IBRS advisor, Dr Kevin McIsaac, claims channel partners helping clients refurbish a city datacentre should be posing some searching questions before any work is undertaken.
“One of the first things they should do is politely or appropriately quiz the customer about why they even own their own datacentre,” he said. “A lot of people do it because that is what they are used to and they feel comfortable with it. However, if you own a small datacentre in the city it is pretty expensive; floor space is expensive and given the massive improvements in networking over recent years the question you need to ask yourself is ‘should I really be in the business of providing my own datacentre?’.
“If they decide not to then some resellers and integrators will actually have spaces they can rent out and they certainly need to help those people do that in a way that works for them.”
Yet, for those who decide to maintain their own facility, McIsaac highlighted several trends that should be considered. First was the shift to virtualised servers and the way it can be used to consolidate physical units. Monitoring peak times to identify periods when unutilised servers can be powered down is another power-saving measure.
He noted, however, the commensurate problems of high power and heat densities.
“A lot of datacentres are just not designed for the heat and power capacities of the racks that people are building today, particularly the blades,” McIsaac said. “What I am hearing is that these things are just sucking up juice like you wouldn’t believe.”
To help, he advised doing an audit of the datacentre to ensure the best layout – using hot and cold aisle cooling – and trying to get away from Computer Room Air Conditioning units [CRACs] as they are expensive and relatively inefficient.
“Increasingly I am hearing people say they are not bothering with raised flooring any more,” McIsaac said. “It was a bit of a surprise to me but what some of the smarter folks are saying is raised floors were important in the old days because you had these massive cables that you had to drag across the floor both power and networking. Now you can afford to run the cables overhead.”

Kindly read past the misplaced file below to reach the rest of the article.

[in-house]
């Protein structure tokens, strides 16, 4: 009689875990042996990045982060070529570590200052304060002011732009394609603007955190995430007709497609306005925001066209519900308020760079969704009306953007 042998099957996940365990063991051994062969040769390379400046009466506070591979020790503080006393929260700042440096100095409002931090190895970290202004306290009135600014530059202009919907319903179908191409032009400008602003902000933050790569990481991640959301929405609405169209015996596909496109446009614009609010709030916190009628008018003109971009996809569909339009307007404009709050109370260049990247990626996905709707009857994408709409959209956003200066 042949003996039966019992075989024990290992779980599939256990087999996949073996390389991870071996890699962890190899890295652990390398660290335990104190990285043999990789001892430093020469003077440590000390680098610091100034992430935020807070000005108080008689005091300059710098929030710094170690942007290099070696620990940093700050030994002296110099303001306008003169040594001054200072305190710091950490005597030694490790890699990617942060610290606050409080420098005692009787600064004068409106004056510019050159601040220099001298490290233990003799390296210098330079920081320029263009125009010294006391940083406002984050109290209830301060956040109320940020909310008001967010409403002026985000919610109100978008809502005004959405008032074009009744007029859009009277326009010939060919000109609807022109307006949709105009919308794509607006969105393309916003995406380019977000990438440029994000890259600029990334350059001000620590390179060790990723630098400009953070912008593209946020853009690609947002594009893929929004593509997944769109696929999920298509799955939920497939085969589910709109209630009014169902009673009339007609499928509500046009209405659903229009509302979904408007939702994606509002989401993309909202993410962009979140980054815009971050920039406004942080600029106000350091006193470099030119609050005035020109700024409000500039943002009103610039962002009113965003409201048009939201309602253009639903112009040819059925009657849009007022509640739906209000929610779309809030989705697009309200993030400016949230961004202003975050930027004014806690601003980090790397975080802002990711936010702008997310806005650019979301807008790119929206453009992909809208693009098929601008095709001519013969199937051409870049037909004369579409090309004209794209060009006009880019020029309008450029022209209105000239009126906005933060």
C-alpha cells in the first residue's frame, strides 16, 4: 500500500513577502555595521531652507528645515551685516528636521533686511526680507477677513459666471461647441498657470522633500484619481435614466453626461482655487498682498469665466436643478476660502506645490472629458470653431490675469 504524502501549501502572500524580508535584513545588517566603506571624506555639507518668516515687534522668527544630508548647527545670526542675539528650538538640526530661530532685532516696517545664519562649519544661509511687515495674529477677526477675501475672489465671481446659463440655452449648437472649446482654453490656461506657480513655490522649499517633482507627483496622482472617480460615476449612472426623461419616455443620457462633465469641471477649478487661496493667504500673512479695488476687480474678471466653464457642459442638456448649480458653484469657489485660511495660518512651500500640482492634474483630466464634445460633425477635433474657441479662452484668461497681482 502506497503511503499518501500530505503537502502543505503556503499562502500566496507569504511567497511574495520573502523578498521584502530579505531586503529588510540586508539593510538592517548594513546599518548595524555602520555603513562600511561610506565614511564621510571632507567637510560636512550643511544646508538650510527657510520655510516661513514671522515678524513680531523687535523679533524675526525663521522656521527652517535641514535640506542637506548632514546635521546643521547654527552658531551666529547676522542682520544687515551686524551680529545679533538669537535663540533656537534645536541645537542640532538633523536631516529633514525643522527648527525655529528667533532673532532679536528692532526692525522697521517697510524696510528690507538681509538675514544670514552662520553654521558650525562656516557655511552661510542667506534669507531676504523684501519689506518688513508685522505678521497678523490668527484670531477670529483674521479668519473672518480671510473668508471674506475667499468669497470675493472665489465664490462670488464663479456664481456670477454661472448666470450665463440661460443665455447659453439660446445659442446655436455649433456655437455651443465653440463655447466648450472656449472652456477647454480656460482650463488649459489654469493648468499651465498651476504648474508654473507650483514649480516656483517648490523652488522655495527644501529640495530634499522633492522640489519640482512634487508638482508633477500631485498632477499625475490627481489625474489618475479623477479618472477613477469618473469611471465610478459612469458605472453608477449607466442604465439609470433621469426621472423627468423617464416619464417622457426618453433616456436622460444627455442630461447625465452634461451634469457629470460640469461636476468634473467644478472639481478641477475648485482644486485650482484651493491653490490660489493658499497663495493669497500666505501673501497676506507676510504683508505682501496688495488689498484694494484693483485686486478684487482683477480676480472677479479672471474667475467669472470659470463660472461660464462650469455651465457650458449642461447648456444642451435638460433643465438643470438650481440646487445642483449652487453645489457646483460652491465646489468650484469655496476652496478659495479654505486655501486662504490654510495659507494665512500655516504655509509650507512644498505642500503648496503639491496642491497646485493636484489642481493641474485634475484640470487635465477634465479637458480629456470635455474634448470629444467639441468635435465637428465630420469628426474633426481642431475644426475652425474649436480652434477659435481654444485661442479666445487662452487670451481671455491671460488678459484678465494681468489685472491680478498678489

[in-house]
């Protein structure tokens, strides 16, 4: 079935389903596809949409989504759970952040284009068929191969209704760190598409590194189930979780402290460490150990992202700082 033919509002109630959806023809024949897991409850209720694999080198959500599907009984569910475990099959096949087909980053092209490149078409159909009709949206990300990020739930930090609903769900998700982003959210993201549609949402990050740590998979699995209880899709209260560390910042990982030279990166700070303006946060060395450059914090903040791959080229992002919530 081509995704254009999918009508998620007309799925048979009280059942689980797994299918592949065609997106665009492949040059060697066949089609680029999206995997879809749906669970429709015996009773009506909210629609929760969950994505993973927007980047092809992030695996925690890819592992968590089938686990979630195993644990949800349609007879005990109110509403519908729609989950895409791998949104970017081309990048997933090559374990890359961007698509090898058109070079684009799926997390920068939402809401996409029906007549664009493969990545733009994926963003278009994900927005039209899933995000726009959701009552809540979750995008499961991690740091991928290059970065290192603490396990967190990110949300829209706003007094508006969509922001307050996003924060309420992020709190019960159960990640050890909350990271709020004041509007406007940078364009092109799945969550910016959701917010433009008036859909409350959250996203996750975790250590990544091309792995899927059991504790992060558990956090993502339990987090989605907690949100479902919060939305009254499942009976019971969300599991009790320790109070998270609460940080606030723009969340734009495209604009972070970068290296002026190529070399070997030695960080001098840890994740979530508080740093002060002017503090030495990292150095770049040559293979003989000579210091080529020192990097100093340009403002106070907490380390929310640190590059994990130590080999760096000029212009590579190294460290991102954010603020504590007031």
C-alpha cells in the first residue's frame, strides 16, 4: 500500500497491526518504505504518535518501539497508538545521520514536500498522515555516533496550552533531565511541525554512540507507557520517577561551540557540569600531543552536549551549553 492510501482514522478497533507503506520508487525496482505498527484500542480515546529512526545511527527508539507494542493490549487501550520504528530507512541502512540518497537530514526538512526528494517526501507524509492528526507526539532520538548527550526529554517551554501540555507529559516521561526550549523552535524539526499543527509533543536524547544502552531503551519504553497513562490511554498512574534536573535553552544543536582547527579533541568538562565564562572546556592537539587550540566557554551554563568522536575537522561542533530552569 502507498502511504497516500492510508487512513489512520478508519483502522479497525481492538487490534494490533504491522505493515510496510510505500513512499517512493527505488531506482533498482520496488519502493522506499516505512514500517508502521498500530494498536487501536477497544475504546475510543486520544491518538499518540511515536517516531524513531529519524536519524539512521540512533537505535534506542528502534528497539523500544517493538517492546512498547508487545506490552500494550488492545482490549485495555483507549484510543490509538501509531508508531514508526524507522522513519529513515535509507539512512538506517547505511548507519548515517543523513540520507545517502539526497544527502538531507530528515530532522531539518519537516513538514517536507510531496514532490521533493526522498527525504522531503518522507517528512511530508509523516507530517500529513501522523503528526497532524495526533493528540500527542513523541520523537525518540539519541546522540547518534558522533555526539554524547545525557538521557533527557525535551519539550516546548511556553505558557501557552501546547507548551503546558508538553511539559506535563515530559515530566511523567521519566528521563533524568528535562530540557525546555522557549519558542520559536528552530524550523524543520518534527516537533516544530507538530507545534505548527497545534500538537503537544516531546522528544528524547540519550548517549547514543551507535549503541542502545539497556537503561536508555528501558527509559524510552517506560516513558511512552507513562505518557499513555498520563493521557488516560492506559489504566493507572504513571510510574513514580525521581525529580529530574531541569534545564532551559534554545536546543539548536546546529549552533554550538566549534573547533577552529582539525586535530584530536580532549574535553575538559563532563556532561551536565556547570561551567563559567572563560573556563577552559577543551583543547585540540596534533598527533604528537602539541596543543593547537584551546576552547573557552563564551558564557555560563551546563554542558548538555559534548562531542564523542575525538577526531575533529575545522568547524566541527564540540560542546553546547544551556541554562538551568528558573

Those channel partners with clients in appropriate geographic locations also should consider passive cooling.
“The idea behind that, particularly down in Melbourne, Canberra and Tasmania, is that for a large proportion of the year overnight temperatures are very low – so customers are asking ‘why do I need air conditioning at all? Why can’t I suck the cool air from outside and take the hot air from inside and pipe it out? Can I actually use the hot air from the datacentre for something useful?’”
McIsaac also pointed out the inherent difficulty any refurbishment or datacentre design faces.
“The fundamental problem we have is that datacentres are built for about a 25-year lifecycle,” he said. “Your typical servers have a three-year lifecycle. In every new generation, the power density and heat density has gone up dramatically. So you have these two cycles of innovation which are grossly out of step.
“I think the only solution to that, if you are actually going to build your own datacentre, is to recognise the building infrastructure might have 20 years but the power distribution and networking infrastructure might have a vastly shorter five to seven-year cycle, so all of it needs to be modularised.”